Tony Ferguson's And Kevin Lee's Coaches Reflect On UFC 216 Main Event

© Joshua Dahl-USA TODAY Sports Tony Ferguson-Kevin Lee

By Elias Cepeda
 
Lightweight contender Kevin Lee came up short in his pursuit of UFC gold last weekend at UFC 216 in Las Vegas after going through an apparently tough weight cut and reportedly suffering from a staph infection. Still, Lee's coach Robert Follis doesn't blame either the infection or the weight cut for his charge's third-round submission loss to new interim lightweight champion Tony Ferguson.
 
"The staph infection came up toward the end of camp, close to the fight," Follis told FloCombat. "We thought it was going down with medicine, but the weight cut probably turned it up a notch. But if you ask me how much it affected him, how do you measure that?
 
"Physically, he was ready to go five rounds. But, he got tired quick. Now, how much of that was stress, how much of it was exertion in the first round trying to finish the fight, how much of it was Tony surviving and coming out pressuring right away afterward? It's hard to measure any of that. Something like staph is an anomaly thing that happened. People ask, 'Why didn't you pull out?'
 
"Coaching athletes for the past 18-20 years do you know how many times injuries pop up in fights? You can't pull out every time something like this happens. You've got to go through it and fight."
 
Follis said he hates that weight-cutting is such a big component of MMA, calling it the biggest health concern for fighters aside from getting knocked out.

The coach added he'd like to see much more done to "either get rid of weight-cutting or make it about dropping a negligible amount" because he thinks it is "silly that part of being the better fighter is how well you sweat. Is this really what we care about?"

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Photo Credit: © Joshua Dahl-USA TODAY Sports 

Still, Follis is clear in also saying that he doesn't assume Lee's weight cut for UFC 216 was any worse than his opponent Ferguson's. So, once again, Follis has no excuses for Lee losing in his first title bid.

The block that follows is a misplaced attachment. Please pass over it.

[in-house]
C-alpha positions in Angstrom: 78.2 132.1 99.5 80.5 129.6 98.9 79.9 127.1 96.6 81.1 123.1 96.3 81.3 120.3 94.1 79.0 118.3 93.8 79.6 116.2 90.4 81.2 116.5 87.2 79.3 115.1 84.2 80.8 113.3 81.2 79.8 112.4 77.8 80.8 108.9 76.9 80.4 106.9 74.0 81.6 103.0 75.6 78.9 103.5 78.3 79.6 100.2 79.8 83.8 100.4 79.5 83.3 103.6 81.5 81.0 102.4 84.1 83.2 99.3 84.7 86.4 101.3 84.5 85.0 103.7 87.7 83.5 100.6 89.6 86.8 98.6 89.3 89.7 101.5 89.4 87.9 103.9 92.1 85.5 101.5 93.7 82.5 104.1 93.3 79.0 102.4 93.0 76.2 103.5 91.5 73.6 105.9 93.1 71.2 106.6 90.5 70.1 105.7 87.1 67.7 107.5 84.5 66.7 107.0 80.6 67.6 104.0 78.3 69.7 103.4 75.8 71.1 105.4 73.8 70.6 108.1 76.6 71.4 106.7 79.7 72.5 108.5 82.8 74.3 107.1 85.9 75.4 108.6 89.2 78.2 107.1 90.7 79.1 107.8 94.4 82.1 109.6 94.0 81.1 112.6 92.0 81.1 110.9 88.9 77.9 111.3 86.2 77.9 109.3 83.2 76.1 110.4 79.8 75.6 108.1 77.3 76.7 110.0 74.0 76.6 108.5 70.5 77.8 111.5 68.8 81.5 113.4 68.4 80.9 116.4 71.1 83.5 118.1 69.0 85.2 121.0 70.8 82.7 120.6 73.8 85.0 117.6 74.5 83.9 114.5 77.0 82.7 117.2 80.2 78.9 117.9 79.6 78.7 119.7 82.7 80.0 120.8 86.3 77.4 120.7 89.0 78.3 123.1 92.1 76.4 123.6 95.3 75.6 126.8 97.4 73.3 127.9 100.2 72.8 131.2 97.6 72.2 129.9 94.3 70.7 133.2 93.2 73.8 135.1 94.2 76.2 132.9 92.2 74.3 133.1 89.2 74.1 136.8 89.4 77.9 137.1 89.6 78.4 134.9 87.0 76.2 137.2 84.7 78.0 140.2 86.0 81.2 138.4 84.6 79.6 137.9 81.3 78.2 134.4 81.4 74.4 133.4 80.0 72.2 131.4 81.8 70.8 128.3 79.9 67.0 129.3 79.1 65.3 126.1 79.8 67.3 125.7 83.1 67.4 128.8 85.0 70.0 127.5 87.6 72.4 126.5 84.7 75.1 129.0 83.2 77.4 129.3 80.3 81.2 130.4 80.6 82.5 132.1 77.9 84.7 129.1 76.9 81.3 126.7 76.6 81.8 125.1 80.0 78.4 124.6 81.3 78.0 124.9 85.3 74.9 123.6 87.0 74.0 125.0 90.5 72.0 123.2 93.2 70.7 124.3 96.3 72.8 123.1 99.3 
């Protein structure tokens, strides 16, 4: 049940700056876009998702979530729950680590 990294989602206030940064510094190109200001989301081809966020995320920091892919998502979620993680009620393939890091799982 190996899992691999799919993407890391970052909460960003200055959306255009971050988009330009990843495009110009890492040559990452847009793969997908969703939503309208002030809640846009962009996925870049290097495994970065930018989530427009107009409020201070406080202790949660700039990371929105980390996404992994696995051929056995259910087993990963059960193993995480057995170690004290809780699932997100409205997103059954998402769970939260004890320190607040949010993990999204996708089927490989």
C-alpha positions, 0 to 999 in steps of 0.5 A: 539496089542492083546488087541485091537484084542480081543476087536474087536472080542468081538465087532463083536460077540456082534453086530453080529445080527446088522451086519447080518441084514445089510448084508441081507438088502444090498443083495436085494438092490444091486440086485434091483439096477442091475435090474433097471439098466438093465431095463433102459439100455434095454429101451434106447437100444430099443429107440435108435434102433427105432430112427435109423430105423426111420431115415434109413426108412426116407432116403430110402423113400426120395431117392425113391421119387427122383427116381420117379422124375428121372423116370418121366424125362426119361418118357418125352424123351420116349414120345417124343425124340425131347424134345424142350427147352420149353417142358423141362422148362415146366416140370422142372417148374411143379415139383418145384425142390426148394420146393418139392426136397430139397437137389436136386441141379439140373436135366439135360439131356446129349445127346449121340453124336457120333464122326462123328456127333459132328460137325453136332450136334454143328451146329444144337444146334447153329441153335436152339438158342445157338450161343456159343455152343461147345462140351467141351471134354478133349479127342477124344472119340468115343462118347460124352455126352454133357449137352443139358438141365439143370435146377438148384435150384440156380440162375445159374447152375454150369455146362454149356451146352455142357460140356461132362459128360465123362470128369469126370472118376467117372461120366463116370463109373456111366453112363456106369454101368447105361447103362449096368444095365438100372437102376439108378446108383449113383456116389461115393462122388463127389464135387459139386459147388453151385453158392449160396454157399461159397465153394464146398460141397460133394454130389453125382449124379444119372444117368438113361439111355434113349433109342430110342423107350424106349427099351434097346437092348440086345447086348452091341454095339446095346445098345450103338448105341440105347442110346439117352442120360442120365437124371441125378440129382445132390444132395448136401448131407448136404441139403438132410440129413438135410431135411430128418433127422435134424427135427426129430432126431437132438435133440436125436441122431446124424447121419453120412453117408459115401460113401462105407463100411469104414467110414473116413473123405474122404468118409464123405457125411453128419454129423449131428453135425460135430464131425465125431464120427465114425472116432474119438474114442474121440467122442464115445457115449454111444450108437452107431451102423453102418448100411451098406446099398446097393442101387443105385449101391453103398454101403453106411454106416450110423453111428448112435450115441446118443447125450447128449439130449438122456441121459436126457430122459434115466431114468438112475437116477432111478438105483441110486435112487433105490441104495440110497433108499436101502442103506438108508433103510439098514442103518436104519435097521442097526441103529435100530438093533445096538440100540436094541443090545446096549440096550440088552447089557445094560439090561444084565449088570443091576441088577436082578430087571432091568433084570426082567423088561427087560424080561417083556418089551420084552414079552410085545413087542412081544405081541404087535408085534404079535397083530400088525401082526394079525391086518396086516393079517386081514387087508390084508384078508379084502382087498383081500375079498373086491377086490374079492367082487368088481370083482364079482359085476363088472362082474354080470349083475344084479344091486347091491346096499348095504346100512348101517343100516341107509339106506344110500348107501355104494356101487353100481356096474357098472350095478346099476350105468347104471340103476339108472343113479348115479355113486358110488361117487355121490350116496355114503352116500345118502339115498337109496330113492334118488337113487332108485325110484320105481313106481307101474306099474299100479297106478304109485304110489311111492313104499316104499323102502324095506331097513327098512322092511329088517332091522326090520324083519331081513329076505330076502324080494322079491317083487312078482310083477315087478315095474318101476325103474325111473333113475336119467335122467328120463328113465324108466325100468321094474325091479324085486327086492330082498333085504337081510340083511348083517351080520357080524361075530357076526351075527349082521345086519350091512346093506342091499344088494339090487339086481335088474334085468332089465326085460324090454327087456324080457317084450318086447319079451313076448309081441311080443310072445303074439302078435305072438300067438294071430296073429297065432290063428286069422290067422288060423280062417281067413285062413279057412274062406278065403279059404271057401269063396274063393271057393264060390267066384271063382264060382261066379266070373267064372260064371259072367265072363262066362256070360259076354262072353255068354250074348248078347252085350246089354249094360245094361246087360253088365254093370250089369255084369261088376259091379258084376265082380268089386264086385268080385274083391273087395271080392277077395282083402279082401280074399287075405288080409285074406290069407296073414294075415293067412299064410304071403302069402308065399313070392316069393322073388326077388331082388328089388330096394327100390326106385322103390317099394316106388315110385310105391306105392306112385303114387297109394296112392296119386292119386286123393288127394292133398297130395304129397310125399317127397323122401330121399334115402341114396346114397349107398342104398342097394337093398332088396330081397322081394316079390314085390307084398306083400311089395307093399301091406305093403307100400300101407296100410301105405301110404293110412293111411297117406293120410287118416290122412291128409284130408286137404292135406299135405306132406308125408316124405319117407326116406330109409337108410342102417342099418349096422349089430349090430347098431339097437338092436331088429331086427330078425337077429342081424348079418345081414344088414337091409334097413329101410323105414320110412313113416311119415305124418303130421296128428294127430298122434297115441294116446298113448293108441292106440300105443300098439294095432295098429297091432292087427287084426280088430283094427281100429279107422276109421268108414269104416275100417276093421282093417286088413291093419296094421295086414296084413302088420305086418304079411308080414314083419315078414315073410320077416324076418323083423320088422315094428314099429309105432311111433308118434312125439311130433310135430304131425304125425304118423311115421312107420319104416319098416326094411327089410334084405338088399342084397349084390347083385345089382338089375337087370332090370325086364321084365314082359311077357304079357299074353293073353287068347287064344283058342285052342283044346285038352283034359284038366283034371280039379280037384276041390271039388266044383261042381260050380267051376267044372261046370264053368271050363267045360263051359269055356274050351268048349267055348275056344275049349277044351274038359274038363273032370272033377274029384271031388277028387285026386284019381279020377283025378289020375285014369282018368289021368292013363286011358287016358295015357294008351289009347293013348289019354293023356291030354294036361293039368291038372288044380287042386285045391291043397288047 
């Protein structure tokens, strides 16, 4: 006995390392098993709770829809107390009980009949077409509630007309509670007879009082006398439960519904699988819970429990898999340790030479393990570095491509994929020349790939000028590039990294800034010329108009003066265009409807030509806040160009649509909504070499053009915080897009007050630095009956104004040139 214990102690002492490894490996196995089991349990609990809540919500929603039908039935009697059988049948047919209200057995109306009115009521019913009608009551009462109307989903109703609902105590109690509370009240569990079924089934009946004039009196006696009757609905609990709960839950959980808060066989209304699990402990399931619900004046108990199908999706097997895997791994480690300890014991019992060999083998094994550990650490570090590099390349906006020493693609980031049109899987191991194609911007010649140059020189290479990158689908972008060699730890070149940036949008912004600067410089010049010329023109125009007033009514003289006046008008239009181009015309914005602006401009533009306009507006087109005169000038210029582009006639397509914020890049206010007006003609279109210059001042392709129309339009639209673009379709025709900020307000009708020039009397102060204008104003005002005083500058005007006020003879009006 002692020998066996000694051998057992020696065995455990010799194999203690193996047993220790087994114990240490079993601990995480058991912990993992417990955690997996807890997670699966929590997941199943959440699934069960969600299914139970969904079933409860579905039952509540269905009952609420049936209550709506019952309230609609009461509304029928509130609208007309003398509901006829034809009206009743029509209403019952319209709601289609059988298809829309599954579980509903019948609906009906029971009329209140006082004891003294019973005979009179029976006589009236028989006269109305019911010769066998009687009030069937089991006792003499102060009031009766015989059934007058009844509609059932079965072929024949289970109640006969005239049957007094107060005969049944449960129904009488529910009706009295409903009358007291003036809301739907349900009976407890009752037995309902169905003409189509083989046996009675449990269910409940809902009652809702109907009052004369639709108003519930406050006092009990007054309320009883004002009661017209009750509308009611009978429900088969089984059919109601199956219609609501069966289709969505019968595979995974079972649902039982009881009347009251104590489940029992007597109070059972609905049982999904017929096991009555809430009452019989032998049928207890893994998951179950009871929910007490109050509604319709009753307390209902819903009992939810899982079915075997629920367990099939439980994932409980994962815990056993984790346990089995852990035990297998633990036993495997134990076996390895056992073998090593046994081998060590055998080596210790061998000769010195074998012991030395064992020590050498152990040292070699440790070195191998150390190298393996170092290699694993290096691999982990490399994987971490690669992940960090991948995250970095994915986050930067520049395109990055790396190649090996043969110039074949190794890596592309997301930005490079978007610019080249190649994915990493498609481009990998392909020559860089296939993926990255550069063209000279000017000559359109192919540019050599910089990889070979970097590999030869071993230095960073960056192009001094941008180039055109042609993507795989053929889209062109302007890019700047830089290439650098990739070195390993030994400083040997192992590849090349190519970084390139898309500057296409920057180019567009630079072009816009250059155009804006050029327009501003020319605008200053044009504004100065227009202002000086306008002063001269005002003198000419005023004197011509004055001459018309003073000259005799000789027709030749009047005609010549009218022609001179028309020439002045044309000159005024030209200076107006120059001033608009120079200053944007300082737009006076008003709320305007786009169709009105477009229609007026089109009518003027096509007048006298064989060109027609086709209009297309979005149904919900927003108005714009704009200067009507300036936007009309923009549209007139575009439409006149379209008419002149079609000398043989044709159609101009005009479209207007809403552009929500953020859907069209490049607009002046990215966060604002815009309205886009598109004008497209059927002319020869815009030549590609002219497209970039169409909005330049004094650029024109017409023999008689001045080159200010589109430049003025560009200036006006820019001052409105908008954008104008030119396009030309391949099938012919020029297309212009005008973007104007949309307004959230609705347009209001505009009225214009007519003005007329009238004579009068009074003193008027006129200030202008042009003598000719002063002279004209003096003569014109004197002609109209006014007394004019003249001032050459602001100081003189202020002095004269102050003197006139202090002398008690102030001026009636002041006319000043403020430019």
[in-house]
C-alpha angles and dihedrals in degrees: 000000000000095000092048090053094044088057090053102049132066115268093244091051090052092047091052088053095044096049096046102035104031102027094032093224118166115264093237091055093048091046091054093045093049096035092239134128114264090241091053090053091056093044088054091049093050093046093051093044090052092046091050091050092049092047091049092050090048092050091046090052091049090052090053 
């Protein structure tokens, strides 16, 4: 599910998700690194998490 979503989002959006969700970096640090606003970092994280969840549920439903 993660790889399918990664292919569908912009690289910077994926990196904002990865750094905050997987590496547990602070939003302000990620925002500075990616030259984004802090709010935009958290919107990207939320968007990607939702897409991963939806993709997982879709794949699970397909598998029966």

"Tony had a tough weight cut as well, I'm sure," Follis said. "He's a big guy. He didn't look like a spring chicken up on the scales, either. I remember someone telling us after seeing Tony weighing in, 'Tony looks rough.' I said, 'Yeah, well we will, too.'"
 
Though "The Motown Phenom" and his team prepared to and expected to win at UFC 216 and are understandably now a bit disappointed, the 25-year-old's coach believes that Lee still managed to prove something.

"[Lee] made a great showing. Now, it's back to the drawing board," Follis said, plainly. "One of the things I got asked at open workouts was whether Kevin was in over his head in this fight. We beat the No. 6 guy in the world, even though people didn't give us a chance. In fact, Kevin did it pretty easily. So, he made a pretty strong case for being in this place.
 
"In this past fight, how he fought showed that Kevin is fully ready to be at that level, in my opinion. There is no one in the division that we're afraid to fight. Tony won that belt and he's one of the toughest guys in the division, for sure. I don't think we match up badly against anyone."

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Photo Credit: © Joshua Dahl-USA TODAY Sports 

Ferguson and his camp certainly expected the hard time they got from Lee before "El Cucuy" got the third-round submission win. For example, even though Ferguson has an extensive wrestling background like Lee, the Californian's coach Eddie Bravo told us that he expected for Ferguson to have to fight off his back.